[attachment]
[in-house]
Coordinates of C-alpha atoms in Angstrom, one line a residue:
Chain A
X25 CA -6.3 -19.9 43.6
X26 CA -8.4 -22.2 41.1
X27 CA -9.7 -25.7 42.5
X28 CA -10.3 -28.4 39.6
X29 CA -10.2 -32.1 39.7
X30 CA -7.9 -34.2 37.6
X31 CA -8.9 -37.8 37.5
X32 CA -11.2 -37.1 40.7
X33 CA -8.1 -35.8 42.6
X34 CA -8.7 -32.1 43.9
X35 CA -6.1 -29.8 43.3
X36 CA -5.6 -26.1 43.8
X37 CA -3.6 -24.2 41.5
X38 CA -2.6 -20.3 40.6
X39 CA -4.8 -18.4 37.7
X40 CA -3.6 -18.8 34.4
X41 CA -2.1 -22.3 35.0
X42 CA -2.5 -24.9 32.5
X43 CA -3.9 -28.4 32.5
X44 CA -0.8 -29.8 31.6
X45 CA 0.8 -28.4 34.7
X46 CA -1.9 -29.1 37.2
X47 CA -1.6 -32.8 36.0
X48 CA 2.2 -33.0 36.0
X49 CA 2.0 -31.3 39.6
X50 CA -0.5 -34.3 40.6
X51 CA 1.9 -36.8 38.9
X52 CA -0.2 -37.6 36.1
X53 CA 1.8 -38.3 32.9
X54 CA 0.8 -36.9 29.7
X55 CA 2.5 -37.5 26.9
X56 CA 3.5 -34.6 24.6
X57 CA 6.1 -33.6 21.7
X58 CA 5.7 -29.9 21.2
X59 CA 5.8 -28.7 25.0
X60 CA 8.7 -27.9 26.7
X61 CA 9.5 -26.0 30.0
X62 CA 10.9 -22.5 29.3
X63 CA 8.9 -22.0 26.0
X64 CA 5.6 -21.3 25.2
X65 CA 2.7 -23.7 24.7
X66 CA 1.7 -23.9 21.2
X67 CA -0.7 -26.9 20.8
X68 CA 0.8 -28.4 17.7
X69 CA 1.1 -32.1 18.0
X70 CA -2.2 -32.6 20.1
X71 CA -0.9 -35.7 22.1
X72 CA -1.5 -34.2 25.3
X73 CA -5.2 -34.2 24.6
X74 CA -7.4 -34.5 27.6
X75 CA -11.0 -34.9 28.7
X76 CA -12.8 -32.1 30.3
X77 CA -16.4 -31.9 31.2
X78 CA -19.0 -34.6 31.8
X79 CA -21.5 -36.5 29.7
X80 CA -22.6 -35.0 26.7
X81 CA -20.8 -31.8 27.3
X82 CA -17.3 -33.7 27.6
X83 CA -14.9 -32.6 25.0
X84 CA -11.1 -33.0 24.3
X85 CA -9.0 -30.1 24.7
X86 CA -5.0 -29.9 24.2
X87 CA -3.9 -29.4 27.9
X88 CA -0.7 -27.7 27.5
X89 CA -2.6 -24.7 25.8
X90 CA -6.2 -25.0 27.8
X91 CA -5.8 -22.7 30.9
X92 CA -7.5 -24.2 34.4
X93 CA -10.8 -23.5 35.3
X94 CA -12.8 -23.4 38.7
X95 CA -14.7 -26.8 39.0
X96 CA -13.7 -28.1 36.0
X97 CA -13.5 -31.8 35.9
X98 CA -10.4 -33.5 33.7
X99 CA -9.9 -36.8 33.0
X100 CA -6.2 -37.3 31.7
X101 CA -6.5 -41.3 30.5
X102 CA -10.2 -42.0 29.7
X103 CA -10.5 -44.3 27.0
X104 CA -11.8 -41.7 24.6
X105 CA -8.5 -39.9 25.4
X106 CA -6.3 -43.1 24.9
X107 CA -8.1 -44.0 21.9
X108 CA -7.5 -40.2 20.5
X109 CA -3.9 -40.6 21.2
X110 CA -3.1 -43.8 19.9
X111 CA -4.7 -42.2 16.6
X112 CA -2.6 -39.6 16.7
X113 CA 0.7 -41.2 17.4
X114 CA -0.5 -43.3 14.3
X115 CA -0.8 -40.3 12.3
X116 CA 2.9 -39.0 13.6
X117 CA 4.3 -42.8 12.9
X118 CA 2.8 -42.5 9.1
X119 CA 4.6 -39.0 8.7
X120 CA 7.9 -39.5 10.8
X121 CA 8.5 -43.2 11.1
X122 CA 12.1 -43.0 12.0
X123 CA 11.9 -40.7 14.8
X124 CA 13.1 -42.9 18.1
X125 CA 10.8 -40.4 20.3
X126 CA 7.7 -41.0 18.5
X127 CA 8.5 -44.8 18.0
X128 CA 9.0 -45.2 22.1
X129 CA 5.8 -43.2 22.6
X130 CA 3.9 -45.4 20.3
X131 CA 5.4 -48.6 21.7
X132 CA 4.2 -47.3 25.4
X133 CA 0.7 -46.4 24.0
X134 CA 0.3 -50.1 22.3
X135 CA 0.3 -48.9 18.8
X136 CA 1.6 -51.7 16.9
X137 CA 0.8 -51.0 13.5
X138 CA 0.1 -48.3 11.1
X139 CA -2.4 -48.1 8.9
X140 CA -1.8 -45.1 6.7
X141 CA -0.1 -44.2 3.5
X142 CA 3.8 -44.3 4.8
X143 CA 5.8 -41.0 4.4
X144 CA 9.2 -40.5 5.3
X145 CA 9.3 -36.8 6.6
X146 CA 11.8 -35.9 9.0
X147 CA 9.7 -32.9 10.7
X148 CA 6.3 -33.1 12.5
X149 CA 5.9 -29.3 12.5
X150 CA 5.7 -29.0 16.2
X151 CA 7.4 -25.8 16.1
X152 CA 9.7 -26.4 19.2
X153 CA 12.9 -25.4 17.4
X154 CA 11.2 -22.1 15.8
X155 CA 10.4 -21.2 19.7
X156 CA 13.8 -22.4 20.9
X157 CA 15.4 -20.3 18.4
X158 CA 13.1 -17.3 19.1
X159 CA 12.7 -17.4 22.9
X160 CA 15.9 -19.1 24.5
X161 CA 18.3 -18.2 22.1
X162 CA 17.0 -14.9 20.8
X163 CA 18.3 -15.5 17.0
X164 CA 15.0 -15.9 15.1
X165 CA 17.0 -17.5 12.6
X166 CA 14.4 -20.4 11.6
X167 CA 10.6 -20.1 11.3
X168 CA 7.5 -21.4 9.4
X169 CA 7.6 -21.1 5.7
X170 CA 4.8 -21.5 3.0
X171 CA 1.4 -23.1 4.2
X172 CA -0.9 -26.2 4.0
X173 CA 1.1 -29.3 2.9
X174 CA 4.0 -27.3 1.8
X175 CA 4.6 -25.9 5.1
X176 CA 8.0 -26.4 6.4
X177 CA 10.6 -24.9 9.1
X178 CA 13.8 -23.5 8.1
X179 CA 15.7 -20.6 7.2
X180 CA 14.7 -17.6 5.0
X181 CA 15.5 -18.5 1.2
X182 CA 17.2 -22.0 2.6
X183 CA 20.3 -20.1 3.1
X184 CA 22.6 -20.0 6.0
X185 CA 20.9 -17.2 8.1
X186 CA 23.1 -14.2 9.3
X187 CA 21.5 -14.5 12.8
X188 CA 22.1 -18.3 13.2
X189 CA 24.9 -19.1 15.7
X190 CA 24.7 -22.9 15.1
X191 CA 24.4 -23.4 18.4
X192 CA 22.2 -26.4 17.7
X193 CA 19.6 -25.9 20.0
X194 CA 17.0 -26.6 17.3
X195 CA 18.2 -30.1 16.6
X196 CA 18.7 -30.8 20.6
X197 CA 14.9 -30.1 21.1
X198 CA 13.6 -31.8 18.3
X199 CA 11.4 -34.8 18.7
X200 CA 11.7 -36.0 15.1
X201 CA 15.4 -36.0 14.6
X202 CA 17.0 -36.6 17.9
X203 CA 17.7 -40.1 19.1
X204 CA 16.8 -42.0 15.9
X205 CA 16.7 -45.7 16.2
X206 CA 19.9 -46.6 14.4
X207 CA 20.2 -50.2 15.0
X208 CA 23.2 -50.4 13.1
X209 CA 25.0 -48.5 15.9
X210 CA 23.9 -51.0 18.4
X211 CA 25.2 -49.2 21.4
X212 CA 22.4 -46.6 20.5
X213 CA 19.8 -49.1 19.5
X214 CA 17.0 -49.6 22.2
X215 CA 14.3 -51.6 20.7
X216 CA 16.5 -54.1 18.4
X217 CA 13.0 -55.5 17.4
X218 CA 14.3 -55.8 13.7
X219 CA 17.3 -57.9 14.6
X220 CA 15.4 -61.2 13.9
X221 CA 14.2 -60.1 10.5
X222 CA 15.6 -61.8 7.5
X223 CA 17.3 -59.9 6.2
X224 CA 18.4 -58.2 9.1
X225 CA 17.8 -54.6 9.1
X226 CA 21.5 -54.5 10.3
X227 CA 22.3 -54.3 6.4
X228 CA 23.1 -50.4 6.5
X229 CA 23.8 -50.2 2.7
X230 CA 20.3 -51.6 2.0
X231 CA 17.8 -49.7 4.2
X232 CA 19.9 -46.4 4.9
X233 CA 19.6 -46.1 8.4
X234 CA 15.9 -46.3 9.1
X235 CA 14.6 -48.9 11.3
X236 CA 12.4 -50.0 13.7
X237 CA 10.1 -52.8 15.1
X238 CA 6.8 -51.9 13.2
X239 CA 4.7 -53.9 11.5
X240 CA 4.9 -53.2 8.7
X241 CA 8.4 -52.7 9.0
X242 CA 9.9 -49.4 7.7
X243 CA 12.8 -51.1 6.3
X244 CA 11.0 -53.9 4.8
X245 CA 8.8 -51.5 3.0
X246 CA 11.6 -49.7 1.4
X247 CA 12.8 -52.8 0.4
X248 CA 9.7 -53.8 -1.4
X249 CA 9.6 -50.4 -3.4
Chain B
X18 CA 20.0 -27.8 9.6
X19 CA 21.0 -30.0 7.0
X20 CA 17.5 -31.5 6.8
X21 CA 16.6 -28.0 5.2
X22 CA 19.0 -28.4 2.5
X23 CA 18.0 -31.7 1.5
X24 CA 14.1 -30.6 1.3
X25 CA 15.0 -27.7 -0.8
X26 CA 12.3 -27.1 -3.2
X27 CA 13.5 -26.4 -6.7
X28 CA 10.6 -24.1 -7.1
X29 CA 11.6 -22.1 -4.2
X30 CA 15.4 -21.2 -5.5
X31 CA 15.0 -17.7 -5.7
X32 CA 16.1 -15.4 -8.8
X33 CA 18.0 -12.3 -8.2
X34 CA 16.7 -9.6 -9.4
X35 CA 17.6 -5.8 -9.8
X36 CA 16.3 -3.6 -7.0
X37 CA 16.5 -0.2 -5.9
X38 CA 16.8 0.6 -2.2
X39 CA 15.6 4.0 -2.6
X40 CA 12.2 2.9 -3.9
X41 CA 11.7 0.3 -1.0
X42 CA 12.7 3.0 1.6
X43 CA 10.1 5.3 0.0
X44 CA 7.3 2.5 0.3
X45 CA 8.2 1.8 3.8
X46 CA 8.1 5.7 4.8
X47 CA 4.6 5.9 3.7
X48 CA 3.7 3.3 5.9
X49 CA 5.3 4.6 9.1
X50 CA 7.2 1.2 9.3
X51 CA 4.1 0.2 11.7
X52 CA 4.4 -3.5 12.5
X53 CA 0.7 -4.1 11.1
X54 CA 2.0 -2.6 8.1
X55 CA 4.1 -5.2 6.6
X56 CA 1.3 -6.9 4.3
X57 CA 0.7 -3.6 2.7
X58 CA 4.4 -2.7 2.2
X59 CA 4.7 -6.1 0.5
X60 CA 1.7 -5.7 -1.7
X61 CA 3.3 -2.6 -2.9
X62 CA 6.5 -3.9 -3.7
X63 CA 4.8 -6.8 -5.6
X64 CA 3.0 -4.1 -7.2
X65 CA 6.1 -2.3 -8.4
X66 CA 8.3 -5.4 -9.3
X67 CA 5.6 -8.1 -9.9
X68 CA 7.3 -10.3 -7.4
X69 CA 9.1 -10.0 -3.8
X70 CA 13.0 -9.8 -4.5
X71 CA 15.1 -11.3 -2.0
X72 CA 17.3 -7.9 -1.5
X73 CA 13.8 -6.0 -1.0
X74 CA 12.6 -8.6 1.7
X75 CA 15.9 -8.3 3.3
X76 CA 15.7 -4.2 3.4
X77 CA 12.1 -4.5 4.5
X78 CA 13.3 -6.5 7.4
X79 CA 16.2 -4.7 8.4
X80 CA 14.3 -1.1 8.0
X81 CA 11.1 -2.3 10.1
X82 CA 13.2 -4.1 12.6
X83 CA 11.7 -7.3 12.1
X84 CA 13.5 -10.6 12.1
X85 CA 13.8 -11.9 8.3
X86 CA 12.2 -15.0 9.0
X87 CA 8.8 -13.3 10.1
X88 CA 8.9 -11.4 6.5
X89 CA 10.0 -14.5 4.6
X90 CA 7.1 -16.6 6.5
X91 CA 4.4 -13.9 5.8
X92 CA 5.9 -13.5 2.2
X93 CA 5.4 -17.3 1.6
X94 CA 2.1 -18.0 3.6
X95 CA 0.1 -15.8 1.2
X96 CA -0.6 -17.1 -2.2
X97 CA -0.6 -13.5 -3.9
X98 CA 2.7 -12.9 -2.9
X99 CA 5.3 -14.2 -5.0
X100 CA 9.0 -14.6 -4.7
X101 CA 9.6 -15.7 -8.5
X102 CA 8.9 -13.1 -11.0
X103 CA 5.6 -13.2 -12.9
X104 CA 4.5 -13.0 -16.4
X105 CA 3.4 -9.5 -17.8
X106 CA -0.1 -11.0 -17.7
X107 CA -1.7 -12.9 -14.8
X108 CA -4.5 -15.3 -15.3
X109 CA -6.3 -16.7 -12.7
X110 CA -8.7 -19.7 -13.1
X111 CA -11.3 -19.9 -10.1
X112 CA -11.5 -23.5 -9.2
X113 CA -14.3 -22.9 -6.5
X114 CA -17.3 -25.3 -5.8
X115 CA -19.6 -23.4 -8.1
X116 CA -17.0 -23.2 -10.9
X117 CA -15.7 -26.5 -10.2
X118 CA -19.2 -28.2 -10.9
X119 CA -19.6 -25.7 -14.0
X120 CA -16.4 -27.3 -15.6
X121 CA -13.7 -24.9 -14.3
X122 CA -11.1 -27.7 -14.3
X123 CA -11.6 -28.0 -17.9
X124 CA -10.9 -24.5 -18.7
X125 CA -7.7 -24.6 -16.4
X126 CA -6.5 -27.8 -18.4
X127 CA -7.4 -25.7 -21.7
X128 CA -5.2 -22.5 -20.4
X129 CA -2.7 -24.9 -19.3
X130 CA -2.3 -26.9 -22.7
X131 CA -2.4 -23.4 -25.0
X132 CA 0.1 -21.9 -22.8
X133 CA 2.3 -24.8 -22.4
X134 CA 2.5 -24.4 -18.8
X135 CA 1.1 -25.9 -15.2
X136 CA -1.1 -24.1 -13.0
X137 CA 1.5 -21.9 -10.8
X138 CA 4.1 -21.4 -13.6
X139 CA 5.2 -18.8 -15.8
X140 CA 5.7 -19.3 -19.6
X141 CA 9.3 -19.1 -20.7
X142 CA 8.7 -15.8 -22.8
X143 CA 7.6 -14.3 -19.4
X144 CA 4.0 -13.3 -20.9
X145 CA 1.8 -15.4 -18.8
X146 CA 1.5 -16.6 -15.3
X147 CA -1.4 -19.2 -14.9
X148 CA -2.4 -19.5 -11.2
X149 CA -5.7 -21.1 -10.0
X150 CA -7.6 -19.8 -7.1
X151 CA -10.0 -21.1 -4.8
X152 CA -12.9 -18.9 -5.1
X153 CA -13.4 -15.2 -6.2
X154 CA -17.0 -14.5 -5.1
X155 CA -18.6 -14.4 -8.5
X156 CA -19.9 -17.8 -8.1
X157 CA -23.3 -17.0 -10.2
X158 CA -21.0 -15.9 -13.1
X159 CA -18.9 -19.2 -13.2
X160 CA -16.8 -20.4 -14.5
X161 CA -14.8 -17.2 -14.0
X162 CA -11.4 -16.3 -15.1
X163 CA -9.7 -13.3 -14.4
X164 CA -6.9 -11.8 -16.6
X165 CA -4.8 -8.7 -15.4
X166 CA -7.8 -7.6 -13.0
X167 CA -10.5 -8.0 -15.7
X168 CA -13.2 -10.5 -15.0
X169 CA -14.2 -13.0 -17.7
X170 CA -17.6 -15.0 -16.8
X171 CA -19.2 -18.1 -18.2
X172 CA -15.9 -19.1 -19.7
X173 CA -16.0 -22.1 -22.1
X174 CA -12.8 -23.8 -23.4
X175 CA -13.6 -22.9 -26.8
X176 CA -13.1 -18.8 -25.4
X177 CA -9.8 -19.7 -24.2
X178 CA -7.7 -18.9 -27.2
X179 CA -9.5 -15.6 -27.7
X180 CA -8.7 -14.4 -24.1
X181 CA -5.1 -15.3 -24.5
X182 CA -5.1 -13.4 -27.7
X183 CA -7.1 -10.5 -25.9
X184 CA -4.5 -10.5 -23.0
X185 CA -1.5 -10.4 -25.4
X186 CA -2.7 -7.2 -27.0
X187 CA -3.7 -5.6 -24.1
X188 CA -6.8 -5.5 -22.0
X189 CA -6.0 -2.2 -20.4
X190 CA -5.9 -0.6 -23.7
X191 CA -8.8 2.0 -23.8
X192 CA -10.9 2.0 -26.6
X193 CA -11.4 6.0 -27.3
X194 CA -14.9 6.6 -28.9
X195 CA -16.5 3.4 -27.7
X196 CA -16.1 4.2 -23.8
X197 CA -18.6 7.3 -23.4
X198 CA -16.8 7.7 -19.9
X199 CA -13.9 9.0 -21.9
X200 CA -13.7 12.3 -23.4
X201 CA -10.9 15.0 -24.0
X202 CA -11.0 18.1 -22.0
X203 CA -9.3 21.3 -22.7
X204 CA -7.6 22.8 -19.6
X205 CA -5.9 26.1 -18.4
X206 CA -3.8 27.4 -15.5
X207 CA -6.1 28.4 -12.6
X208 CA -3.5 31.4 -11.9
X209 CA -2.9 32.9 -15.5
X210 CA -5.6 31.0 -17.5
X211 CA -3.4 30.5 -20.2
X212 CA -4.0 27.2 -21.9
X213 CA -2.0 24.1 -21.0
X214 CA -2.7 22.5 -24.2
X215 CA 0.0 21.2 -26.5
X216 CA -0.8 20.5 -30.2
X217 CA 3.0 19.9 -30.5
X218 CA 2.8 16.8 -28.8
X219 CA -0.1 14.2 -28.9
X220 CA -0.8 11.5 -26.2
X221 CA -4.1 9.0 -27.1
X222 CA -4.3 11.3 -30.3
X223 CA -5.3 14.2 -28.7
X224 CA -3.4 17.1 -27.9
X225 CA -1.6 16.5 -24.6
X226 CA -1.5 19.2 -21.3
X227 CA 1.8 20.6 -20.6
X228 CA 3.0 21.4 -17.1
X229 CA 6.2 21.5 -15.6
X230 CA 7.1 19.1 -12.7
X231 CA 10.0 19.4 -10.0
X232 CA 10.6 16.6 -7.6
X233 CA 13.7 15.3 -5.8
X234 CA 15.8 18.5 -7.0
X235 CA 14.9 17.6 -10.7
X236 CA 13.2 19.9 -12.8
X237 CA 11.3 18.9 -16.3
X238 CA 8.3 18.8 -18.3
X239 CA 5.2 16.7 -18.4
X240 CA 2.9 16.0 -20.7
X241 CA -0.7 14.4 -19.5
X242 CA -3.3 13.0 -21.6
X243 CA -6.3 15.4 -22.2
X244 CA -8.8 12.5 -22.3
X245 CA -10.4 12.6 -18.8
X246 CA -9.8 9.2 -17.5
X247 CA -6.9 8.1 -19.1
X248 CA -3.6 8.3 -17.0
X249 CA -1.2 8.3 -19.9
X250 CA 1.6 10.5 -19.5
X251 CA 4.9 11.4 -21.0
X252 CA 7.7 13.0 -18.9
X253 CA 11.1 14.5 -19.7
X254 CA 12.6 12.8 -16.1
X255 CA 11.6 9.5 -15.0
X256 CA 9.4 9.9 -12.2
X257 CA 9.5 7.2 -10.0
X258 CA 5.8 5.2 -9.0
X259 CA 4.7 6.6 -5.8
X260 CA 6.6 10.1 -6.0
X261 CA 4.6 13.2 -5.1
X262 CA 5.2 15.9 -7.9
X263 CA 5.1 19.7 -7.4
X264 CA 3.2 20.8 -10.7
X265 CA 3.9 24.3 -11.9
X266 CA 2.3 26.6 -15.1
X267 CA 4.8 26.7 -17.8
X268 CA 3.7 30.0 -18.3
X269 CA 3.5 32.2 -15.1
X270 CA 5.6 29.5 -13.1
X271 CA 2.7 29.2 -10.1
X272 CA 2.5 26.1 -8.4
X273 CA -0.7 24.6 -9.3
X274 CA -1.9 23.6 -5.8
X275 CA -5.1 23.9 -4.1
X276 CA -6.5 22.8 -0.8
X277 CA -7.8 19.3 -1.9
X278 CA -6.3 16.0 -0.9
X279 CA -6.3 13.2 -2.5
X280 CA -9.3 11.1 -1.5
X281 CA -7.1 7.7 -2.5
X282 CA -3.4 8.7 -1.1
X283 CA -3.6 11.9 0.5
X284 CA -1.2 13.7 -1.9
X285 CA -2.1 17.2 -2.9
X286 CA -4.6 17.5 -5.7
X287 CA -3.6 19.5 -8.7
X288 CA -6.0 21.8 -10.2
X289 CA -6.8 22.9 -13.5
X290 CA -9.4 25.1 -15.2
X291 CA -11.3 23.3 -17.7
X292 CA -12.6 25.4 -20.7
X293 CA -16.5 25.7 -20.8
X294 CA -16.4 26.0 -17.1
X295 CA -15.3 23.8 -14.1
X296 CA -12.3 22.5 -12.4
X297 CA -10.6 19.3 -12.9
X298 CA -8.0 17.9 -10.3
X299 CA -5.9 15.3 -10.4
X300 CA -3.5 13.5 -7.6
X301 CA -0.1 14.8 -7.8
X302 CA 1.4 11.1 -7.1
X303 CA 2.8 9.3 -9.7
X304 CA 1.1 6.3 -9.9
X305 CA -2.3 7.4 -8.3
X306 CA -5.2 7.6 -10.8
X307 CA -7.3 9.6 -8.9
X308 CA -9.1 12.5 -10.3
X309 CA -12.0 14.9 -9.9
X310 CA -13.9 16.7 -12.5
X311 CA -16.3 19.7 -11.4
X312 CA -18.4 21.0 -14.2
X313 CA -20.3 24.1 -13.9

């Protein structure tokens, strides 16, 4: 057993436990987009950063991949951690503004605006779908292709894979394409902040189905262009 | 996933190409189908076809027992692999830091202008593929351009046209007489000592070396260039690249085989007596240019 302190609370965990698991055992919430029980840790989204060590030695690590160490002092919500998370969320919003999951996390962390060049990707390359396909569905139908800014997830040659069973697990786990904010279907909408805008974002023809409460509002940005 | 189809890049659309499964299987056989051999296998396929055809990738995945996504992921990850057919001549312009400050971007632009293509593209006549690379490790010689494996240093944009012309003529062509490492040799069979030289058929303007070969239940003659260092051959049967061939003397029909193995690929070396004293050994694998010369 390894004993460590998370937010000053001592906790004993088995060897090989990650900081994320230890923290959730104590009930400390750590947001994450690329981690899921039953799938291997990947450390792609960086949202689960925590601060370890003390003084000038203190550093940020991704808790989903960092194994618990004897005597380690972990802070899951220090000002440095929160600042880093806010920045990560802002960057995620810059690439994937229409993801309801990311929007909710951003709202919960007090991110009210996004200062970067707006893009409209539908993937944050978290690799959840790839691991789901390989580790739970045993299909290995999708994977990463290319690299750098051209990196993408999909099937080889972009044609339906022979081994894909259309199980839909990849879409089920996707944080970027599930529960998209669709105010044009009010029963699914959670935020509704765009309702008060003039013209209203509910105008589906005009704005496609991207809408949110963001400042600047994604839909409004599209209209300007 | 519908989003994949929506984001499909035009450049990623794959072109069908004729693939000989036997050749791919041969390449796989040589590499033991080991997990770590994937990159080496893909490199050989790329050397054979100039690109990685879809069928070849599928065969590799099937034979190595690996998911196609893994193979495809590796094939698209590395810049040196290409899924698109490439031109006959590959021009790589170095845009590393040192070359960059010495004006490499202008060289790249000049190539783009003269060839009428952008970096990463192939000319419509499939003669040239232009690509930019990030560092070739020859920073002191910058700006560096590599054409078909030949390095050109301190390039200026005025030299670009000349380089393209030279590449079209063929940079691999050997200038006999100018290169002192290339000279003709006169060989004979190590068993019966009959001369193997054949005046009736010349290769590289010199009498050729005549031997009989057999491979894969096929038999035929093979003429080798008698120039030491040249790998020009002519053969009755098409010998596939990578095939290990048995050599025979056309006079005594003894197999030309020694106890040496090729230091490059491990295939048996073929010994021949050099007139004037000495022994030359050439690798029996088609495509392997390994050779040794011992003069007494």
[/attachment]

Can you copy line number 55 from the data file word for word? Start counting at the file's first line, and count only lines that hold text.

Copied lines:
X76 CA -12.8 -32.1 30.3